The Logic of Solid Bodies from Plato to Quine

  • Milič Čapek
Part of the Boston Studies in the Philosophy of Science book series (BSPS, volume 7)


In the last chapter of Creative Evolution Bergson tried to trace the persistent influence of “the logic of solid bodies” through the whole history of Western thought. His analysis is entitled “The Cinematographical Mechanism of Thought and the Mechanistic Illusion”. It begins with the Eleatic school which identified Being with a solid immutable sphere, and ends with Herbert Spencer who, without trying to eliminate becoming altogether, still insisted on its subordination to Being when he tried to deduce “the law of evolution” from the conservation laws of energy and matter. It would be otiose to restate here Bergson’s excellent and documented analysis. It is true that this analysis could be extended greatly in the sense that the persistent tendency to get rid of time and change could be illustrated by a far greater number of examples than those given by Bergson. For instance, Bergson omitted an analysis of ancient atomism which, because of its Eleatic roots and its tendency to admit change only in its most ‘innocuous’ form as a mere displacement of the eternally immutable bits of matter, would have provided him with the most graphic illustration of the “logic of solid bodies”. Bergson also completely disregarded the medieval thought, which in its fascination with the static and timeless “Ens realissimum” clearly exhibited the persistent Eleatism of the human intellect.1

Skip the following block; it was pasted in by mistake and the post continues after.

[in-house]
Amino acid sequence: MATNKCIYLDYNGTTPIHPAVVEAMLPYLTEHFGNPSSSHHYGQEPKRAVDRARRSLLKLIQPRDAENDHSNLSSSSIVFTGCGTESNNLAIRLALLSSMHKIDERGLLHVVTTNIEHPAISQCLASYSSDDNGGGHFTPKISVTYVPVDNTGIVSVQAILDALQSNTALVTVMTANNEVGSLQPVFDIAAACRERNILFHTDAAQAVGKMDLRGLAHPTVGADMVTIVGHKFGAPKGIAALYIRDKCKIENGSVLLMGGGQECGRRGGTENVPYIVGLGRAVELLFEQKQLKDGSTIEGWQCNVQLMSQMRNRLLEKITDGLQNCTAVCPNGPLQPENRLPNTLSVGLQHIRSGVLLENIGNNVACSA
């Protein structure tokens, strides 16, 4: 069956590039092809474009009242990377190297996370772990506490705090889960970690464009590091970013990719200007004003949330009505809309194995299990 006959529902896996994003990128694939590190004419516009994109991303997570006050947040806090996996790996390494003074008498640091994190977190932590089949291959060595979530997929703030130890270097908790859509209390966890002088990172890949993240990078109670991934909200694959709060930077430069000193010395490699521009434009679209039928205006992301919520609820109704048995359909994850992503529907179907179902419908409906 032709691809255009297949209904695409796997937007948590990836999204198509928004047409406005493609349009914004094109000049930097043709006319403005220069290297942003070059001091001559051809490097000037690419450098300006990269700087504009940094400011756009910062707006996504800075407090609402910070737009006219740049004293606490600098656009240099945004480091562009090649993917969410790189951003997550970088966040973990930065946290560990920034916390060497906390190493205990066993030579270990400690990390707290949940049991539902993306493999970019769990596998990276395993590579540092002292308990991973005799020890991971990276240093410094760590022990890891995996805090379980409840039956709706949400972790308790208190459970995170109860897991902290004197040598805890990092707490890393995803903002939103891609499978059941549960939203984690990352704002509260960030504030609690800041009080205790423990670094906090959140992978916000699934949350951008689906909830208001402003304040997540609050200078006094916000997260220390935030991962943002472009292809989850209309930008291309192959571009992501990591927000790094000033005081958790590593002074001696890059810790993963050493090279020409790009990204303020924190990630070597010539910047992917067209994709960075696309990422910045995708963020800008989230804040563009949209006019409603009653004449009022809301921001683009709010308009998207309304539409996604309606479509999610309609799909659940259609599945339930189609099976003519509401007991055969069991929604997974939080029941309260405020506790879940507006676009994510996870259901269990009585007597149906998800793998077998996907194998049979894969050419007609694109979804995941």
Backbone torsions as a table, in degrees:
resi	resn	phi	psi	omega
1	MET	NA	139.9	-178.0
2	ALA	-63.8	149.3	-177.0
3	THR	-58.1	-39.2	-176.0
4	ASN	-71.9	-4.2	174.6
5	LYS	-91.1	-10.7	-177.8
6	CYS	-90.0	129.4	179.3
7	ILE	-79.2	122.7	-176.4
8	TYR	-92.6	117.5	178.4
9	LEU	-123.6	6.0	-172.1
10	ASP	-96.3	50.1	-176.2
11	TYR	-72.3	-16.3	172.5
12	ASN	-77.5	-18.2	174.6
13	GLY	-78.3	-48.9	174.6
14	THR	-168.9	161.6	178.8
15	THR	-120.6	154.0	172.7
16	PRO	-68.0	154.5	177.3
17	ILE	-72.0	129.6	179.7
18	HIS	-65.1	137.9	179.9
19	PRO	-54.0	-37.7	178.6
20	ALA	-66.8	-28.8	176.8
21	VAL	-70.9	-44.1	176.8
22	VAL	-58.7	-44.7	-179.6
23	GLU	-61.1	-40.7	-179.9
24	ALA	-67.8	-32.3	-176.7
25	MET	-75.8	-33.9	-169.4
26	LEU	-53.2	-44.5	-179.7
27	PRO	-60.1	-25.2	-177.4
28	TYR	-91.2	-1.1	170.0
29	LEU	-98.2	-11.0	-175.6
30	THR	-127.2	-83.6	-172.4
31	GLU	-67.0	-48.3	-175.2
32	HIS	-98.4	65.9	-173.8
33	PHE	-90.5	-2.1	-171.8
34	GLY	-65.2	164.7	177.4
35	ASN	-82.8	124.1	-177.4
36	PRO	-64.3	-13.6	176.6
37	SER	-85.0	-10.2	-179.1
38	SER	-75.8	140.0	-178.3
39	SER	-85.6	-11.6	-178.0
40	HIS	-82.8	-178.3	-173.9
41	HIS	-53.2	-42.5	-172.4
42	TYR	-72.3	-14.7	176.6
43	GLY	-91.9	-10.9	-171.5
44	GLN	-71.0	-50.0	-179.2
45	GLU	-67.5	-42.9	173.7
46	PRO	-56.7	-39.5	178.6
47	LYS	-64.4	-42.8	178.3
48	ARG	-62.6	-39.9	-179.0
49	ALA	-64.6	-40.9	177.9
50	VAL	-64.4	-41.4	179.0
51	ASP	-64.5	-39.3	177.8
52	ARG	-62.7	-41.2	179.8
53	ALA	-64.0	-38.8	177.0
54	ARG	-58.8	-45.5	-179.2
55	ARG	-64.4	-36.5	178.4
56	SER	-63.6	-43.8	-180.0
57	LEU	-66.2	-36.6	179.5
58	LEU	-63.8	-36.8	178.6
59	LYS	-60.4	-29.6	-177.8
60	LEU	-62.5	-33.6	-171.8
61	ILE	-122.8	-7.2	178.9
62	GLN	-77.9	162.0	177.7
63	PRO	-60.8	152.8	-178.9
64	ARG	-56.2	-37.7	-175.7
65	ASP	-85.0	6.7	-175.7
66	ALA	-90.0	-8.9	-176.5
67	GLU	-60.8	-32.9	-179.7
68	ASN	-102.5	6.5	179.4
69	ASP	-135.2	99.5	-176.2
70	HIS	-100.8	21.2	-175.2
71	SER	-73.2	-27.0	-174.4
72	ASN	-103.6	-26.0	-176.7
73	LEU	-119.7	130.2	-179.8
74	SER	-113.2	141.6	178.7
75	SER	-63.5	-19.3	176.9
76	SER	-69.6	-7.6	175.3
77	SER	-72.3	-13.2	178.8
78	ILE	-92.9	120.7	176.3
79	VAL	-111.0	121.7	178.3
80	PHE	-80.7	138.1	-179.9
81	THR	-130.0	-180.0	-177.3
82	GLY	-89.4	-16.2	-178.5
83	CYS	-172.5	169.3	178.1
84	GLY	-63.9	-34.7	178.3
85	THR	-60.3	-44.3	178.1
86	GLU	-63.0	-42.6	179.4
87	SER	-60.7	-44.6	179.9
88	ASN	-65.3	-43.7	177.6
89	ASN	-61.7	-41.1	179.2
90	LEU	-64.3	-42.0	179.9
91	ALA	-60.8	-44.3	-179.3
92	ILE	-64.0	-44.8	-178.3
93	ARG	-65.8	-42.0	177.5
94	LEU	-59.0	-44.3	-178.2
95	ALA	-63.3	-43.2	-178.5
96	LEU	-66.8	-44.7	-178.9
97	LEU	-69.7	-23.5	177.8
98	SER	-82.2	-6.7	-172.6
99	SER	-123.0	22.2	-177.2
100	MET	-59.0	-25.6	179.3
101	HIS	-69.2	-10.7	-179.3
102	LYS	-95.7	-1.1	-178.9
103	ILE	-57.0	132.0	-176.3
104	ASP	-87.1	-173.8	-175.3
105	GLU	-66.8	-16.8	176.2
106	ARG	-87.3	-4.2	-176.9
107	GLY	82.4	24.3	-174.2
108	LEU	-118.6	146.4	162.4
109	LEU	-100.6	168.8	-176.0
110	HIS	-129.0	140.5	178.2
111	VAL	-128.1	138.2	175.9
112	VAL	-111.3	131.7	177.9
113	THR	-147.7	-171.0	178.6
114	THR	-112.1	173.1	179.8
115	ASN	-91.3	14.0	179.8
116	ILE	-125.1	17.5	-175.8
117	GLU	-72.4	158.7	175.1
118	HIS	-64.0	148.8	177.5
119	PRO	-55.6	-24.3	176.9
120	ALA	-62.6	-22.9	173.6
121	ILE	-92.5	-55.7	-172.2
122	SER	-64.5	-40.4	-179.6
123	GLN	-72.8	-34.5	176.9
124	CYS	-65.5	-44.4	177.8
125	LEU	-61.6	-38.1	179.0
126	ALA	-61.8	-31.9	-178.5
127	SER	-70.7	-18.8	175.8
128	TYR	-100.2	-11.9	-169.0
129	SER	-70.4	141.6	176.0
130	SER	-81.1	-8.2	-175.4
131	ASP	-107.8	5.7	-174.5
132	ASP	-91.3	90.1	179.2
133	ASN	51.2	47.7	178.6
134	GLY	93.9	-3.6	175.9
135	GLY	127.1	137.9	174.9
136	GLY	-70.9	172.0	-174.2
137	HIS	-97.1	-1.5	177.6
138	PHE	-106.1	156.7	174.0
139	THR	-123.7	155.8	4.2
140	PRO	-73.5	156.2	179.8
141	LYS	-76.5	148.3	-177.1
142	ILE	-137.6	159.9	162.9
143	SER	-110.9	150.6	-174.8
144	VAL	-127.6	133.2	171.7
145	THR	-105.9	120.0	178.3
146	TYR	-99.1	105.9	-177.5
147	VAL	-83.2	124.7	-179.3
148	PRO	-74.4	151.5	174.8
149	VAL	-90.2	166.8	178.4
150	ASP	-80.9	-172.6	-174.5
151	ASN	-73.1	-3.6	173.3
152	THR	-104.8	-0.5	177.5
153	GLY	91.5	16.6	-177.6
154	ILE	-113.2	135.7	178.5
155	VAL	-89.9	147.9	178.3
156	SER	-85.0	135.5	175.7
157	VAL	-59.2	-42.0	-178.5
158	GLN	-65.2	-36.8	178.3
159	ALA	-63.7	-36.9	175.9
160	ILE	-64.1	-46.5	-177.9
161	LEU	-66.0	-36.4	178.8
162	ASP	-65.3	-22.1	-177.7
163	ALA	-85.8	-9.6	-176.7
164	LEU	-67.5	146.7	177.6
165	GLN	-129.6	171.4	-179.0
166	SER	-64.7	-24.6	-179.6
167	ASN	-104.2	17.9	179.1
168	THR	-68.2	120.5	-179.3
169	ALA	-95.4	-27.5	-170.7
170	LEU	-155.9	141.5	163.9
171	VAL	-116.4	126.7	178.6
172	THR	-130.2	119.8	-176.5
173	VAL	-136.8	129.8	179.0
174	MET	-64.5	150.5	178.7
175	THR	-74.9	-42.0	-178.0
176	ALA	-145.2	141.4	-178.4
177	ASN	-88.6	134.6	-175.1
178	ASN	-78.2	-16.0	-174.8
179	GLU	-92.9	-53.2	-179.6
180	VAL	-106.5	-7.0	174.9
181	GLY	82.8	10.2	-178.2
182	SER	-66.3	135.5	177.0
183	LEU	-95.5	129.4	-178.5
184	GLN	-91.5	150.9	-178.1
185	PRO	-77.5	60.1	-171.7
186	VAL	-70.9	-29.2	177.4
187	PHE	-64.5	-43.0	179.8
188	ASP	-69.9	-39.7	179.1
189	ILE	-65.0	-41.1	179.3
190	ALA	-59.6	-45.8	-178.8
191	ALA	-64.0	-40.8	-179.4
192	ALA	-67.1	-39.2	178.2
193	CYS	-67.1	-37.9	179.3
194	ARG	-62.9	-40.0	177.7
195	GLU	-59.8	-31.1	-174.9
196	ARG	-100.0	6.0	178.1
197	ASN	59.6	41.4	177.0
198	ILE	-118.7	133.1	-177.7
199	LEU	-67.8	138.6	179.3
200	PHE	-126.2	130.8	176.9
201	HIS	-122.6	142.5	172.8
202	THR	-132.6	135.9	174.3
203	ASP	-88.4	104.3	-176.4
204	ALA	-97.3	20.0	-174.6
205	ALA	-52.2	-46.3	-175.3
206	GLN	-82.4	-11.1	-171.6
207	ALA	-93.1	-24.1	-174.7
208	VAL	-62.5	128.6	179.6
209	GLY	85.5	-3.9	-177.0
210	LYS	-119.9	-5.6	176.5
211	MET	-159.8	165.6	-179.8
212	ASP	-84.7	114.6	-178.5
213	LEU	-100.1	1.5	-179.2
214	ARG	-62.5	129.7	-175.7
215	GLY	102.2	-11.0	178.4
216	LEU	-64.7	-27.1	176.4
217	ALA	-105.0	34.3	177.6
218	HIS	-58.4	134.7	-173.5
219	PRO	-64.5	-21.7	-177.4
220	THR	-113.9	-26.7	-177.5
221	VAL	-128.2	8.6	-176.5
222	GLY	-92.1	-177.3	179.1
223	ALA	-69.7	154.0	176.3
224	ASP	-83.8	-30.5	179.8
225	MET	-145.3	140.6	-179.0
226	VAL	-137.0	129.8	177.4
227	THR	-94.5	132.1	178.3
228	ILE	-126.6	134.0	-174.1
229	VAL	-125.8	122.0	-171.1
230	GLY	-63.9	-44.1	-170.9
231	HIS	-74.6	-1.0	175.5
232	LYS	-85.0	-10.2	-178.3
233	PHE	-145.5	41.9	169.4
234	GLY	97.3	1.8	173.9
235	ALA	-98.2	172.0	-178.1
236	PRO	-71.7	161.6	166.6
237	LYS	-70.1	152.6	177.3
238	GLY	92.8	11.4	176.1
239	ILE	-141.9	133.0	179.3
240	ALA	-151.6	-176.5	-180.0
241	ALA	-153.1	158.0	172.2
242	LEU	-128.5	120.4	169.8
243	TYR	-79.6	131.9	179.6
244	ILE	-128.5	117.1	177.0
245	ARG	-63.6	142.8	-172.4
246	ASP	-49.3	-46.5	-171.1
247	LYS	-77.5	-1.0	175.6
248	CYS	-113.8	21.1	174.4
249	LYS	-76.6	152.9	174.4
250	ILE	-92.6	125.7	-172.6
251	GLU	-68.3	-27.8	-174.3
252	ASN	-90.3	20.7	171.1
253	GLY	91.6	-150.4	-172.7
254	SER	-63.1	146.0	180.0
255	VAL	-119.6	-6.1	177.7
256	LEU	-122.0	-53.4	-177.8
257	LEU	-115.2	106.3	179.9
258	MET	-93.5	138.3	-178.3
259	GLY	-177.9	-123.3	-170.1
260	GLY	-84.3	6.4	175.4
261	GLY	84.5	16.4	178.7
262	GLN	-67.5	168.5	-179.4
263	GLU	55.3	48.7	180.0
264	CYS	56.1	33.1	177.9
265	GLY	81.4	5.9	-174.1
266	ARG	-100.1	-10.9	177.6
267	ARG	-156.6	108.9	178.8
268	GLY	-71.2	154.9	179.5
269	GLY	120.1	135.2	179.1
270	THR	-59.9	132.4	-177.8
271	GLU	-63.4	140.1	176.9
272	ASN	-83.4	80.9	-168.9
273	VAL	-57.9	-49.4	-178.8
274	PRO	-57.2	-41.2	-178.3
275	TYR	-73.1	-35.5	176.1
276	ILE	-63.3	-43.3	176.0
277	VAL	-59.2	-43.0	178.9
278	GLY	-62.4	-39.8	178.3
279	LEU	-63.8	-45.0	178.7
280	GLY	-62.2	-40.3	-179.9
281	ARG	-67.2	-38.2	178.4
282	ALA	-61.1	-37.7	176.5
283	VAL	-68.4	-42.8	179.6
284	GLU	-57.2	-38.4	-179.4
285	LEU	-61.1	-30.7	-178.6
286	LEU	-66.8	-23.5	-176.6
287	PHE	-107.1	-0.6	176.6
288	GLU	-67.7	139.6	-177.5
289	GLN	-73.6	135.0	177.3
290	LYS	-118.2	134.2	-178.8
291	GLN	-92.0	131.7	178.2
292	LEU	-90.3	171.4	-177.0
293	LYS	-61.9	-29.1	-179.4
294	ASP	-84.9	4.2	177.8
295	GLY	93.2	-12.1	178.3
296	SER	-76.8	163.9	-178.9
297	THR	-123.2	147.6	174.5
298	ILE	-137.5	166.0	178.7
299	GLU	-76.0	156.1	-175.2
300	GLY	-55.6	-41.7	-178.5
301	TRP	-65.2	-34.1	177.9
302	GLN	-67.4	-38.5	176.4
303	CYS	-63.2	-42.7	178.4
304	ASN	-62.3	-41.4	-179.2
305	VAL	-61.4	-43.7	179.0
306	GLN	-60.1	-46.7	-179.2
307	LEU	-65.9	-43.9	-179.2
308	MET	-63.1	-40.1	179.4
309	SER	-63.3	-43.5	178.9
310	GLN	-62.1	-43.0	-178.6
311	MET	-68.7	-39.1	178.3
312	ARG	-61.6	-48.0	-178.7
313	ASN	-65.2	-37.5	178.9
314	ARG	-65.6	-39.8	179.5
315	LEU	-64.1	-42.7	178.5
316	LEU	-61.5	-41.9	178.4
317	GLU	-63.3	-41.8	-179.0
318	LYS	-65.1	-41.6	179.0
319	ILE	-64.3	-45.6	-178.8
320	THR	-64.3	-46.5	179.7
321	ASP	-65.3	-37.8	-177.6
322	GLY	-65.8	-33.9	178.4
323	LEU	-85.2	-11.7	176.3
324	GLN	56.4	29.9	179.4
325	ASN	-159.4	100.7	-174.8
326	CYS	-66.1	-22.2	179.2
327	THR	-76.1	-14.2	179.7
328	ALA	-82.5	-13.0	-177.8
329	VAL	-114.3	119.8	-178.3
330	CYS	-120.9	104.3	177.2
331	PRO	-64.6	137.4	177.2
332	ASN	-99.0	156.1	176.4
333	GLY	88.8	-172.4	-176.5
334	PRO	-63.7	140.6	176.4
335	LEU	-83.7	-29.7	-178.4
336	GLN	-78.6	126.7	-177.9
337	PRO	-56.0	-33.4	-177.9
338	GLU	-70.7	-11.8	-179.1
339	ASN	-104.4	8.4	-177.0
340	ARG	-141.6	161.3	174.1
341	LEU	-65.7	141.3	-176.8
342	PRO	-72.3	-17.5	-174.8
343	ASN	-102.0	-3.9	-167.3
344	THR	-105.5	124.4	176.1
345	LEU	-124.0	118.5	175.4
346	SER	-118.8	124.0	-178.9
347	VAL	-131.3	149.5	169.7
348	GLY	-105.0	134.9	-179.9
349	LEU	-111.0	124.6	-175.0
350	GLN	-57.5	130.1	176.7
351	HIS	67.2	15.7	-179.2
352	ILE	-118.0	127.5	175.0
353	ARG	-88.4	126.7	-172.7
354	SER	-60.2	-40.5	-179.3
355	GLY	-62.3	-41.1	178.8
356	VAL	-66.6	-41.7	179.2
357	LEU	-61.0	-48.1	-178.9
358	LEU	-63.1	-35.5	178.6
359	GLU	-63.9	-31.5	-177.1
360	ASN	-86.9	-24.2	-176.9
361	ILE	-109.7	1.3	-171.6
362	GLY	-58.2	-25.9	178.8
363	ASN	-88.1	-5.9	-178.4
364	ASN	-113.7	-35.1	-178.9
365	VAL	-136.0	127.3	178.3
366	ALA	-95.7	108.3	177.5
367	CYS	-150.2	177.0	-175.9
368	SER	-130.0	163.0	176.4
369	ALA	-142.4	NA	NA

Solid Body Biological Theory Creative Evolution Human Intellect Persistent Tendency 
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Copyright information

© D. Reidel Publishing Company, Dordrecht, Holland 1971

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  • Milič Čapek

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